Postmates’ anti-cookbook combats kitchen fatigue
The Don’t Cookbook takes the form of a conventional recipe book that acts as a teaser for food delivery outlets. Each ‘recipe’ includes an ingredients list, tongue-in-cheek directions, and a QR code directing readers to respective delivery pages on Postmates. Available as a limited-edition run, the hardback cookbooks engage consumers through satirical food visuals and activities for users to complete while waiting for their food order.
‘We’re a year into quarantine, and we’ve tried every food trend from sourdough to whipped coffee,’ notes Kevin Byrd, creative director of Postmates at Uber. ‘If it has taught us anything, it is that we need to be able to laugh at ourselves and our increasingly complex and often exhausting relationship with cooking at home.’
While we previously identified the culinary experts simplifying quarantine cooking, this campaign offers a refreshing perspective for consumers now experiencing cooking fatigue.
Umamicart is a one-stop shop for Asian cuisine
US – Umamicart is a specialist online supermarket that curates and delivers hundreds of Asian products and ingredients to consumers' doors.
Customers can browse for Asian and Asian-American foods, as well as occasion-specific cooking kits and tailored product bundles created to encourage consumers to cook popular recipes. The marketplace prioritises Asian-American and immigrant-led businesses in addition to popular East Asian heritage brands.
Born from a dissatisfaction with ethnic aisles in traditional supermarkets, Umamicart is designed to provide consumers with a marketplace to source budget-friendly foods without the need to visit multiple physical stores. ‘The specific consumer we are building Umamicart for is someone who loves Asian and Asian-American food products and ingredients, and can’t easily access them in their area,’ says Andrea Xu, co-founder of Umamicart.
In a similar vein, our interview with the founders of pantry staple brand Omsom explores the importance of reclaiming the integrity and identity of Asian flavours that are often whitewashed in supermarket’s ethnic aisles.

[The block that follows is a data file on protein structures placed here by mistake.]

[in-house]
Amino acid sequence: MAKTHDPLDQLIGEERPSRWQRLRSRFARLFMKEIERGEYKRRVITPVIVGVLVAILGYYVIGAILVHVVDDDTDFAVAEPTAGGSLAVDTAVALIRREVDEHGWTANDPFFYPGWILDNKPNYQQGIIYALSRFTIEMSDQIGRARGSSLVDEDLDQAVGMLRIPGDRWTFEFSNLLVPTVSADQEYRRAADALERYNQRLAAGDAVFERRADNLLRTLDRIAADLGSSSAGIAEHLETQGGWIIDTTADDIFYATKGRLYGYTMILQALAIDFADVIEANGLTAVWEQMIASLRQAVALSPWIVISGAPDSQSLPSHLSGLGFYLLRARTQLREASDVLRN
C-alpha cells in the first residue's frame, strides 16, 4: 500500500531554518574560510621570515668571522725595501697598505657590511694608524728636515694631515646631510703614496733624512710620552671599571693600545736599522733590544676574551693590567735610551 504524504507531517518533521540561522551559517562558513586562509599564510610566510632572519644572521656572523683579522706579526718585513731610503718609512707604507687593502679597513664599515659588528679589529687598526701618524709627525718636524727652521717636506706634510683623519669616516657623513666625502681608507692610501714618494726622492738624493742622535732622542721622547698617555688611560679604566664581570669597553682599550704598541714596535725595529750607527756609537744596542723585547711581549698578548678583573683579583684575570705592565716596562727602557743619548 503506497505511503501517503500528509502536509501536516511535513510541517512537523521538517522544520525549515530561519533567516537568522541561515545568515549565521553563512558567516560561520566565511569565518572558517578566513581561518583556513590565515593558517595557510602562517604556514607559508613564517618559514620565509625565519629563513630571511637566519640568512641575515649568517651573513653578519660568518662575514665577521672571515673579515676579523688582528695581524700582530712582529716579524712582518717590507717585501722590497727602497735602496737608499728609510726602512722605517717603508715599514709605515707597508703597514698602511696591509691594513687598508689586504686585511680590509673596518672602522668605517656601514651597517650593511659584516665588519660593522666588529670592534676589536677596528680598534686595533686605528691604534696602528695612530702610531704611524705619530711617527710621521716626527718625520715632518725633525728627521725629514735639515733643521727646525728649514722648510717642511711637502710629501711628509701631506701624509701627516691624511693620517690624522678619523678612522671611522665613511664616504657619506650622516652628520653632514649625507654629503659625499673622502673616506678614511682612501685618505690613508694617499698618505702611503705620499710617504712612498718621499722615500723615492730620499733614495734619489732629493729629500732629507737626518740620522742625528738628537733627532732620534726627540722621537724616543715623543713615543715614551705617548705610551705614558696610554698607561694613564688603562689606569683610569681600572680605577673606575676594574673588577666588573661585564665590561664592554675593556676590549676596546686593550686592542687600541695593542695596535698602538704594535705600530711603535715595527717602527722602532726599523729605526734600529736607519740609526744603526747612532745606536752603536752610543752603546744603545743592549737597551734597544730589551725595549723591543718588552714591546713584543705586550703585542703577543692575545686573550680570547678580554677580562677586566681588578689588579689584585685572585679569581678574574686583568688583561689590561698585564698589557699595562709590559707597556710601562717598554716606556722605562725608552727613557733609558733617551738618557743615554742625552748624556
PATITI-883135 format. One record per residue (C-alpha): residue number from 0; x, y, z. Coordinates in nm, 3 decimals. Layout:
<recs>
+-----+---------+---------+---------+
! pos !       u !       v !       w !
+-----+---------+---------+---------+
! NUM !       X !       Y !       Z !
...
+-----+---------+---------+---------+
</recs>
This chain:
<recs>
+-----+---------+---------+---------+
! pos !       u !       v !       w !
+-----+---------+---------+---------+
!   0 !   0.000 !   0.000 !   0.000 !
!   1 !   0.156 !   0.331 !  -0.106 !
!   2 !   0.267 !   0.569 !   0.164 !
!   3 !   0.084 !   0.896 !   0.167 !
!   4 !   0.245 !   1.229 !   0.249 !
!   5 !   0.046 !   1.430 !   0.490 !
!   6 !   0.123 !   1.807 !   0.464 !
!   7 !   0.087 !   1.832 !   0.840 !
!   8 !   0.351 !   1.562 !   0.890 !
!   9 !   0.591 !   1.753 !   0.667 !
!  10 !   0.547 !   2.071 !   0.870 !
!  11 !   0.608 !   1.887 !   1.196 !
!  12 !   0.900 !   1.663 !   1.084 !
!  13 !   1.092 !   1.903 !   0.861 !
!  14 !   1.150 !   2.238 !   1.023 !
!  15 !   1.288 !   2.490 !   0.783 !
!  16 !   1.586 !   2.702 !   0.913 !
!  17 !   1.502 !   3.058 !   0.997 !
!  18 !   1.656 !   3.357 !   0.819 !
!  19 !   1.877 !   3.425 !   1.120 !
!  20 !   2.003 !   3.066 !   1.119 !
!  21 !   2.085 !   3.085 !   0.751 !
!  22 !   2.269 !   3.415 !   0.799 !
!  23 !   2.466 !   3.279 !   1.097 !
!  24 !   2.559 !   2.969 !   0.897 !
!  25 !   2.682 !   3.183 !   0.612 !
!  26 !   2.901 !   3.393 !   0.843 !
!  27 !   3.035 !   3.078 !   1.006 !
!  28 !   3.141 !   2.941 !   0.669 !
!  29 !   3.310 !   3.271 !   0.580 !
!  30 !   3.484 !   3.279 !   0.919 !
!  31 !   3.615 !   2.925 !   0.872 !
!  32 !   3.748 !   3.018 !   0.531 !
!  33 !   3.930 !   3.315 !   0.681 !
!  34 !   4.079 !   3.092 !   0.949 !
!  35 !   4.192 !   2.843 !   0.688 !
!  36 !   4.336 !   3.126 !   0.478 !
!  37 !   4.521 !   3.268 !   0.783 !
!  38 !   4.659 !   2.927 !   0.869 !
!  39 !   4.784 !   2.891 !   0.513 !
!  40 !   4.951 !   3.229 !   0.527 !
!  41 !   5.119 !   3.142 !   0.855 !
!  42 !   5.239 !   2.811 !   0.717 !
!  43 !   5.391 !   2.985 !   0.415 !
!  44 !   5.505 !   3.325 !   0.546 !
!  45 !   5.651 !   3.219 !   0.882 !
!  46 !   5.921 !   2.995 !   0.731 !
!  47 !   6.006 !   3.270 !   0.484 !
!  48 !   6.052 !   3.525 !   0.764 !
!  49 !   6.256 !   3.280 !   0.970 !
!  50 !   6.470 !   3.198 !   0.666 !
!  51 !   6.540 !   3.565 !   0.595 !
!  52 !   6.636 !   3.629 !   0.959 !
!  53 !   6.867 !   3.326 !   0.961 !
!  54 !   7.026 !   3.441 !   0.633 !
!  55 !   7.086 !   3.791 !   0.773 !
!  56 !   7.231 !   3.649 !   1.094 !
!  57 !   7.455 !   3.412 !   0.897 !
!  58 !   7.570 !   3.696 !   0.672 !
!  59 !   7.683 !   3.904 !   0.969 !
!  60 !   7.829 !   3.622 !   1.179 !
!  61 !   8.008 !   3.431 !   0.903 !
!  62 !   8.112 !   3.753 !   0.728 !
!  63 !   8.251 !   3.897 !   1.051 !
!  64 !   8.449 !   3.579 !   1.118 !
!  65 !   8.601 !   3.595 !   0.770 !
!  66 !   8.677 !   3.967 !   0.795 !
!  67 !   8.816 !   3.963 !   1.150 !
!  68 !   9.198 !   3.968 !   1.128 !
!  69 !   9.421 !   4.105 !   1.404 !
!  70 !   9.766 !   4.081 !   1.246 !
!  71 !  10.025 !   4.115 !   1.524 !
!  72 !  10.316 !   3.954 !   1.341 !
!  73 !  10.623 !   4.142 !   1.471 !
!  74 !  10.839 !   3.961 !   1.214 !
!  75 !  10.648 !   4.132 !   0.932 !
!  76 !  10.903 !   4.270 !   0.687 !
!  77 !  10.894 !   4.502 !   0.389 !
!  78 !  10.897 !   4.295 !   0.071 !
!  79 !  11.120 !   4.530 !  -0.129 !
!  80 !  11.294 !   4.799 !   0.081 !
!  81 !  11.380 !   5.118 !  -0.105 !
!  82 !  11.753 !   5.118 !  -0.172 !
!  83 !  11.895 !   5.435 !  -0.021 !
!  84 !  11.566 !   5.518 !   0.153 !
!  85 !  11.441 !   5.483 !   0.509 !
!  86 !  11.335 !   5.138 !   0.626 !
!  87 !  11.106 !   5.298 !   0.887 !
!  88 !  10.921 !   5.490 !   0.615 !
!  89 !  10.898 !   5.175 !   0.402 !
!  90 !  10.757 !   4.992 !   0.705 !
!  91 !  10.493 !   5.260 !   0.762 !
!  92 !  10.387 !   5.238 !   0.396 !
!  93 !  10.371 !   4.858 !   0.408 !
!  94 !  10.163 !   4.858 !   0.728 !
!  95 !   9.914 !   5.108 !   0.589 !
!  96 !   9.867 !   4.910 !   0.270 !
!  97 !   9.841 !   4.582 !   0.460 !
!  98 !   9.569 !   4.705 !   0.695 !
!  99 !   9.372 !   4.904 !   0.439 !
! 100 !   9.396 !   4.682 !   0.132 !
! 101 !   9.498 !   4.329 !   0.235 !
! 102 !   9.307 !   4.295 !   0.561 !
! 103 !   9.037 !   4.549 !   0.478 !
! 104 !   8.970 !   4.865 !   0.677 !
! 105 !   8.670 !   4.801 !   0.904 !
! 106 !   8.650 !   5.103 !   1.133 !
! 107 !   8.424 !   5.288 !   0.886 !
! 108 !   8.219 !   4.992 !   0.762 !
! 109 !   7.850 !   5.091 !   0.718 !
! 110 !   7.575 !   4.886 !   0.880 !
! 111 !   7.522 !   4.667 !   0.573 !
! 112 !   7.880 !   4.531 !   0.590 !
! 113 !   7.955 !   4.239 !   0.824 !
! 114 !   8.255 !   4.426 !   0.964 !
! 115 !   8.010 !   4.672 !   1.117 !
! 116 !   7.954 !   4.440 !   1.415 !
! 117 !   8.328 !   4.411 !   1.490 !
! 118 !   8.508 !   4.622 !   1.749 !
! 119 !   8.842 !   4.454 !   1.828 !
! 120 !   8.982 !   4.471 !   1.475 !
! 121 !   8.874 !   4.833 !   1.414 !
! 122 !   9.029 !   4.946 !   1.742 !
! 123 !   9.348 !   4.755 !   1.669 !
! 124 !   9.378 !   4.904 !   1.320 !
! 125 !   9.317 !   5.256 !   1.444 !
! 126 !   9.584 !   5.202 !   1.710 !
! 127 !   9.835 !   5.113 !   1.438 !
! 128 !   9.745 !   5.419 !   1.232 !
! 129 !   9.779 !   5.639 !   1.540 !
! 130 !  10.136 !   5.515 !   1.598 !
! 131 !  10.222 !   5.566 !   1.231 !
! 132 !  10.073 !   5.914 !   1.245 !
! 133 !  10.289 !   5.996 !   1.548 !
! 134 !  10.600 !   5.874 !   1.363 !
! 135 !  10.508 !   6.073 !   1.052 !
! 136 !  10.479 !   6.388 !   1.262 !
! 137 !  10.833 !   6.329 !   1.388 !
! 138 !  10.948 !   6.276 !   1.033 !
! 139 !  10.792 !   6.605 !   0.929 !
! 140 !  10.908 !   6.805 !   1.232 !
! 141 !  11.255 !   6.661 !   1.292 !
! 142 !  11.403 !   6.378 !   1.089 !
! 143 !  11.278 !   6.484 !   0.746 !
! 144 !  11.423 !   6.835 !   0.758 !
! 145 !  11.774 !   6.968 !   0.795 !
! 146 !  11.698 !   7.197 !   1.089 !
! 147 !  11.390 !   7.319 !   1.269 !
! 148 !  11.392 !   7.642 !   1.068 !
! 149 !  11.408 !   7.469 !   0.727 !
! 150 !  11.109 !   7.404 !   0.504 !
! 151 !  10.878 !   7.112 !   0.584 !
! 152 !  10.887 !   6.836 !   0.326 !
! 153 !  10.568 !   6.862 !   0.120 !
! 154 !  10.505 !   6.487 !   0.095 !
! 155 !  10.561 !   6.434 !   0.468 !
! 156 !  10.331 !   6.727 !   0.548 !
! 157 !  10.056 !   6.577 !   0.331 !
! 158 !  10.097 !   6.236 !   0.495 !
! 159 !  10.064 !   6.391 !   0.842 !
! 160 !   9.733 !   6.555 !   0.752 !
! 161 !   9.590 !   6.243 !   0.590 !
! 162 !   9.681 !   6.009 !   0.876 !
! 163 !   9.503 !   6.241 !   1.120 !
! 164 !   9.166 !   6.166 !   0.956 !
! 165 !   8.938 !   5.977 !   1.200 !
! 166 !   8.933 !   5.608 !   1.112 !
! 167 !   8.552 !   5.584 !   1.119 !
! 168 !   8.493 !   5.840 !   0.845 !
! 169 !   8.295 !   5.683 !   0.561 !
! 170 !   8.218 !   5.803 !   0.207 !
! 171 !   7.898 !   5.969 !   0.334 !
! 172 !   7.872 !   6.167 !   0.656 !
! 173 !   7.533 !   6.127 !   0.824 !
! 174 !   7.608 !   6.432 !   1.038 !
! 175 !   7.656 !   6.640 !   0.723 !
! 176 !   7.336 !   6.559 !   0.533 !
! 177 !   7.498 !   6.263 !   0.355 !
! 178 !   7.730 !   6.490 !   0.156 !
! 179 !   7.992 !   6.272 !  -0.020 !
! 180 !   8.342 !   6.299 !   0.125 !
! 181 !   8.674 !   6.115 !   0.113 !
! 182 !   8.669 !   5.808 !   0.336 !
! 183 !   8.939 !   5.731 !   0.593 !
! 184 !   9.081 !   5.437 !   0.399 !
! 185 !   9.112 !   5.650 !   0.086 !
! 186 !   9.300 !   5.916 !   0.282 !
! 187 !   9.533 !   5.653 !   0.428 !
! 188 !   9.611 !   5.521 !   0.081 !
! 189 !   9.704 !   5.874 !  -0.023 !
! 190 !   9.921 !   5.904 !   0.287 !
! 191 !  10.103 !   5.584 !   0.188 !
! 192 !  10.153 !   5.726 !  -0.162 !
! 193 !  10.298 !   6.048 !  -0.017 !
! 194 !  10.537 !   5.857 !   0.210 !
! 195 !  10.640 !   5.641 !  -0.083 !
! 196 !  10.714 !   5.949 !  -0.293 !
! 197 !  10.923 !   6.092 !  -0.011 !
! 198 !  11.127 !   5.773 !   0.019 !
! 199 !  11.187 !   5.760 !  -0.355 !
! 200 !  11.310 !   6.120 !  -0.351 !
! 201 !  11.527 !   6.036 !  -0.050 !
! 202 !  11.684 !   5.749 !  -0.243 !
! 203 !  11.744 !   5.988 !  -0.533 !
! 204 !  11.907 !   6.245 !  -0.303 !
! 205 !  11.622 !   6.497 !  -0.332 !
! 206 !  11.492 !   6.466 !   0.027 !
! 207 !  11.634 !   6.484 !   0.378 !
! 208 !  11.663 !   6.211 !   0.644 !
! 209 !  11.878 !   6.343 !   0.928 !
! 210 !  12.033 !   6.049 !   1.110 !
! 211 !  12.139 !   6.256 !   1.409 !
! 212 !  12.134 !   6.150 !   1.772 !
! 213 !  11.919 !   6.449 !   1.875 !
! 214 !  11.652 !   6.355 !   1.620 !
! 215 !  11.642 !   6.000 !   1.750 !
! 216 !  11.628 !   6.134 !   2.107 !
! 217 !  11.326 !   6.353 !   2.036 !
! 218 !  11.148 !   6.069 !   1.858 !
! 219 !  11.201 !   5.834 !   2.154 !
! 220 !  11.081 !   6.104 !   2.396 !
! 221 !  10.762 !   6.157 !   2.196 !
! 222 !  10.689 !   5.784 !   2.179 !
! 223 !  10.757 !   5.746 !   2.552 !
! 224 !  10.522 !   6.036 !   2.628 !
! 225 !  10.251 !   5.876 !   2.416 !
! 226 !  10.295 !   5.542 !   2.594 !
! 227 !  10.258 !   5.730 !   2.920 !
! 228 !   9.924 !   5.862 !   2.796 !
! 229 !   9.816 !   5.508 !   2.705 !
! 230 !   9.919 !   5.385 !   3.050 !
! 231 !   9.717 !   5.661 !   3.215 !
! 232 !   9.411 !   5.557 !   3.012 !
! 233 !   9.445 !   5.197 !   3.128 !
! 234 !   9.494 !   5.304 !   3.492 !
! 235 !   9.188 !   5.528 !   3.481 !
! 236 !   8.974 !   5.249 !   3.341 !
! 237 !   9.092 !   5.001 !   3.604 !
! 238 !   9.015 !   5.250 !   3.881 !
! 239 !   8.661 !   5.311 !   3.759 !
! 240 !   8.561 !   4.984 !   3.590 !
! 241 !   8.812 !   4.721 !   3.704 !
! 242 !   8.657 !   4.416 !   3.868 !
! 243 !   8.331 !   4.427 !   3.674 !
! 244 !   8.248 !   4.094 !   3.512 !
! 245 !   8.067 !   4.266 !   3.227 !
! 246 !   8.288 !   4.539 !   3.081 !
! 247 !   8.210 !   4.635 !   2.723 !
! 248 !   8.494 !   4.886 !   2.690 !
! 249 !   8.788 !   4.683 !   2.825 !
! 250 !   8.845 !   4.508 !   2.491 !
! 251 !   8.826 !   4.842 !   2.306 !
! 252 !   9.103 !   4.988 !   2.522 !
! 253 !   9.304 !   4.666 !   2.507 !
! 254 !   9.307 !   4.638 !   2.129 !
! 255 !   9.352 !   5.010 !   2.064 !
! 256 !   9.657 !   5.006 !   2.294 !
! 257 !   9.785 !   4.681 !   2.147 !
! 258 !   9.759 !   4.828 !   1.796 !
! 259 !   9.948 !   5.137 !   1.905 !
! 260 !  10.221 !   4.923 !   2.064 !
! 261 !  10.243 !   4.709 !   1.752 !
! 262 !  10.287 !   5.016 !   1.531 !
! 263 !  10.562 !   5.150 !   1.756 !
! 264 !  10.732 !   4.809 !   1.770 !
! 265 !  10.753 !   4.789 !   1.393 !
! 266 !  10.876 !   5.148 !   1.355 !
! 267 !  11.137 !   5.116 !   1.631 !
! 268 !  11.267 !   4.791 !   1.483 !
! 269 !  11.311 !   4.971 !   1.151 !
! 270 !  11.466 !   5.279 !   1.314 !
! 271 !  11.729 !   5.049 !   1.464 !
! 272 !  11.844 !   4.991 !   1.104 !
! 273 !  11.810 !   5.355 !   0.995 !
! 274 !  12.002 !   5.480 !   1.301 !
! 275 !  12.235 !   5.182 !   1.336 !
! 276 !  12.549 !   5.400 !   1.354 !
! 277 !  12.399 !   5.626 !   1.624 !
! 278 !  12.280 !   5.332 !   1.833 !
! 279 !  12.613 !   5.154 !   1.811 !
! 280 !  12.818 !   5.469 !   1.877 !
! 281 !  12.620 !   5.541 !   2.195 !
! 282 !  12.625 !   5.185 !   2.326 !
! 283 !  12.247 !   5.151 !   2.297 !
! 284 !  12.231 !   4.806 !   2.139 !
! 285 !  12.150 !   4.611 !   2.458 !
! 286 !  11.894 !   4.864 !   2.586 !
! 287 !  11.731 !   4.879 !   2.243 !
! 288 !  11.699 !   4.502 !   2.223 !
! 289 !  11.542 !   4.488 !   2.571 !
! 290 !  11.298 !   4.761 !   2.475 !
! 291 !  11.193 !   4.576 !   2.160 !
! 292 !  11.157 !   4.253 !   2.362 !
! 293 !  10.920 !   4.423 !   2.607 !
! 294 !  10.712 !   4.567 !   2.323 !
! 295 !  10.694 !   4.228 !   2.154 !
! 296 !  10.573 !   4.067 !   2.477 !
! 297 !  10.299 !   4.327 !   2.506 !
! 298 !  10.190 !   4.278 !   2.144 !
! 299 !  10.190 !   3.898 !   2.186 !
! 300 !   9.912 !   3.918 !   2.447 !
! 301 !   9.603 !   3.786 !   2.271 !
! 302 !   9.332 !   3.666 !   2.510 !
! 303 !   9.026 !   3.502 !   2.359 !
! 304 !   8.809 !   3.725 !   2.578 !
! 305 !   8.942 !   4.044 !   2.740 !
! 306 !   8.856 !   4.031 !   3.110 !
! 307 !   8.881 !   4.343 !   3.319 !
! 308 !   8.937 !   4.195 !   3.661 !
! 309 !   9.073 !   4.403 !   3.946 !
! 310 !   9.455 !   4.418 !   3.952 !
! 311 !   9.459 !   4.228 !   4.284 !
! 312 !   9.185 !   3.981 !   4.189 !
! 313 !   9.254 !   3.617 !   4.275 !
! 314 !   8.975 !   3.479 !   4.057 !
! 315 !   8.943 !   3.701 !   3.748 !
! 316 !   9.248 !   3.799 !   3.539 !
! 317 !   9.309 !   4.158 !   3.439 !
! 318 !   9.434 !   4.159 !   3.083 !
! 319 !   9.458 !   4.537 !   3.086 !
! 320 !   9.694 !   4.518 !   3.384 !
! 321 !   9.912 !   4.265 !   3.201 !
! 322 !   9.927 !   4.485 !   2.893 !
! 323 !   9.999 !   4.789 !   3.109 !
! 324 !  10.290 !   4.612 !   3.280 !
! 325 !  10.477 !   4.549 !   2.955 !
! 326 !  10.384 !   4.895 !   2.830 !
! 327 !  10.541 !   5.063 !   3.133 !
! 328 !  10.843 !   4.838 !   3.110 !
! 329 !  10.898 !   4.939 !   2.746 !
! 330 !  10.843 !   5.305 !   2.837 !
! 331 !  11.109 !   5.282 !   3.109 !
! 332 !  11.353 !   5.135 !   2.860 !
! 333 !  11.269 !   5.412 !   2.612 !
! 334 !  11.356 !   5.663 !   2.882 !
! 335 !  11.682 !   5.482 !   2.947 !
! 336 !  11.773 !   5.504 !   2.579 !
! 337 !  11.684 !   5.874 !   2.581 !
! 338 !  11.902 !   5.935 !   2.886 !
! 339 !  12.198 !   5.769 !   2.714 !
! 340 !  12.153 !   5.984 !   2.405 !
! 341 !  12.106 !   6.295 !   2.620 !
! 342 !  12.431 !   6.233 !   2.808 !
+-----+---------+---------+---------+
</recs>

Apple and Malala partner to produce activist-tainment
UK and global – Women’s rights activist and Nobel laureate Malala Yousafzai is partnering with Apple TV+ on a series of inspirational programming.
Malala and her new production company Extracurricular will join Apple’s growing roster of creators. Yousafzai’s multi-year partnership will result in a range of dramas, comedies, documentaries, animations and children’s series – all taking inspiration from her own motivations to ignite global change.
The move builds on a long-standing relationship between the technology company and Yousafzai. In 2015, Apple produced a documentary about the young activist, and has sponsored research at her organisation, the Malala Fund, since 2018.
‘I believe in the power of stories to bring families together, forge friendships, build movements and inspire children to dream,’ says Malala Yousafzai. ‘I’m grateful for the opportunity to support women, young people, writers and artists in reflecting the world as they see it.’
With many young people engaging in activist-tainment, platforms like Pluc TV are ushering in more purposeful narratives to showcase global realities.
Stat: Gender-neutral toys broaden Gen Alpha’s horizons
Over half (59%) of US Generation Y consumers believe children would be more open to working in a broader range of occupations as adults if their toys were gender-neutral. Some 52% of Generation Z agree, while only 37% of Baby Boomers believe the same. The research shines a light on the different generational views on depictions of gender in the advertising and branding sector. As more members of Gen Y become parents, data shows they are leaning more towards gender-neutral toys than other generations.
As parents become more aware of the role that toys play in their children’s lives, there is also a growing movement for boys’ toys that inspire emotional intelligence above raucous play.